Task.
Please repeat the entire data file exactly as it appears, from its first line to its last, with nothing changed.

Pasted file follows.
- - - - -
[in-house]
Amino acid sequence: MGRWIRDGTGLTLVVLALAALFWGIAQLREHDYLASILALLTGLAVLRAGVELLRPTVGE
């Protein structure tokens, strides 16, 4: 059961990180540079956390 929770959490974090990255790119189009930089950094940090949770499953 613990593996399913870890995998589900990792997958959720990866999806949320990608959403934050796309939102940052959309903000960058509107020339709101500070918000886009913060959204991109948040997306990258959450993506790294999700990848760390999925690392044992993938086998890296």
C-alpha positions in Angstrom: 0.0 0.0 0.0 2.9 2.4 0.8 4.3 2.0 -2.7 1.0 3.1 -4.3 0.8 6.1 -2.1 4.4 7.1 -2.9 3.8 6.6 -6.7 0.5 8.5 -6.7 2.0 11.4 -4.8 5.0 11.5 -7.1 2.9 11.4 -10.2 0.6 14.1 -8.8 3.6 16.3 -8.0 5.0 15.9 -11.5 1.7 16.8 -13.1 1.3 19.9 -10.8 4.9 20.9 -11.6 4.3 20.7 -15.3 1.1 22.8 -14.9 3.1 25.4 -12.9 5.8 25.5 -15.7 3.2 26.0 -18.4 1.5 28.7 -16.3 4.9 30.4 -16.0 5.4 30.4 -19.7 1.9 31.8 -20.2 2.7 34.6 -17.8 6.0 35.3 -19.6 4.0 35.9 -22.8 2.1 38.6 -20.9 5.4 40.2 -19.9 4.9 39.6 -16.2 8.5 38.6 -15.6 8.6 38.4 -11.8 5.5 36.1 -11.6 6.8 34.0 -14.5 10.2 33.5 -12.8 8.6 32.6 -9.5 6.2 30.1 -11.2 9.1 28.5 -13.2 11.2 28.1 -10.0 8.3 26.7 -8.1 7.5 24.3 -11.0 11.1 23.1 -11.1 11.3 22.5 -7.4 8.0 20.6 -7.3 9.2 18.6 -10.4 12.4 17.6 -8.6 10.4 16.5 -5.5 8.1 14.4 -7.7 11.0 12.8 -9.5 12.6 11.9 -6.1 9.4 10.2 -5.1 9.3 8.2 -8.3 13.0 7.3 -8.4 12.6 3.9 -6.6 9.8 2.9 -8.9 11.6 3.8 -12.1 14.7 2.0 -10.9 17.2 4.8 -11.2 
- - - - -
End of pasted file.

[in-house]
Amino acid sequence: MGRWIRDGTGLTLVVLALAALFWGIAQLREHDYLASILALLTGLAVLRAGVELLRPTVGE
């Protein structure tokens, strides 16, 4: 059961990180540079956390 929770959490974090990255790119189009930089950094940090949770499953 613990593996399913870890995998589900990792997958959720990866999806949320990608959403934050796309939102940052959309903000960058509107020339709101500070918000886009913060959204991109948040997306990258959450993506790294999700990848760390999925690392044992993938086998890296």
C-alpha positions in Angstrom: 0.0 0.0 0.0 2.9 2.4 0.8 4.3 2.0 -2.7 1.0 3.1 -4.3 0.8 6.1 -2.1 4.4 7.1 -2.9 3.8 6.6 -6.7 0.5 8.5 -6.7 2.0 11.4 -4.8 5.0 11.5 -7.1 2.9 11.4 -10.2 0.6 14.1 -8.8 3.6 16.3 -8.0 5.0 15.9 -11.5 1.7 16.8 -13.1 1.3 19.9 -10.8 4.9 20.9 -11.6 4.3 20.7 -15.3 1.1 22.8 -14.9 3.1 25.4 -12.9 5.8 25.5 -15.7 3.2 26.0 -18.4 1.5 28.7 -16.3 4.9 30.4 -16.0 5.4 30.4 -19.7 1.9 31.8 -20.2 2.7 34.6 -17.8 6.0 35.3 -19.6 4.0 35.9 -22.8 2.1 38.6 -20.9 5.4 40.2 -19.9 4.9 39.6 -16.2 8.5 38.6 -15.6 8.6 38.4 -11.8 5.5 36.1 -11.6 6.8 34.0 -14.5 10.2 33.5 -12.8 8.6 32.6 -9.5 6.2 30.1 -11.2 9.1 28.5 -13.2 11.2 28.1 -10.0 8.3 26.7 -8.1 7.5 24.3 -11.0 11.1 23.1 -11.1 11.3 22.5 -7.4 8.0 20.6 -7.3 9.2 18.6 -10.4 12.4 17.6 -8.6 10.4 16.5 -5.5 8.1 14.4 -7.7 11.0 12.8 -9.5 12.6 11.9 -6.1 9.4 10.2 -5.1 9.3 8.2 -8.3 13.0 7.3 -8.4 12.6 3.9 -6.6 9.8 2.9 -8.9 11.6 3.8 -12.1 14.7 2.0 -10.9 17.2 4.8 -11.2 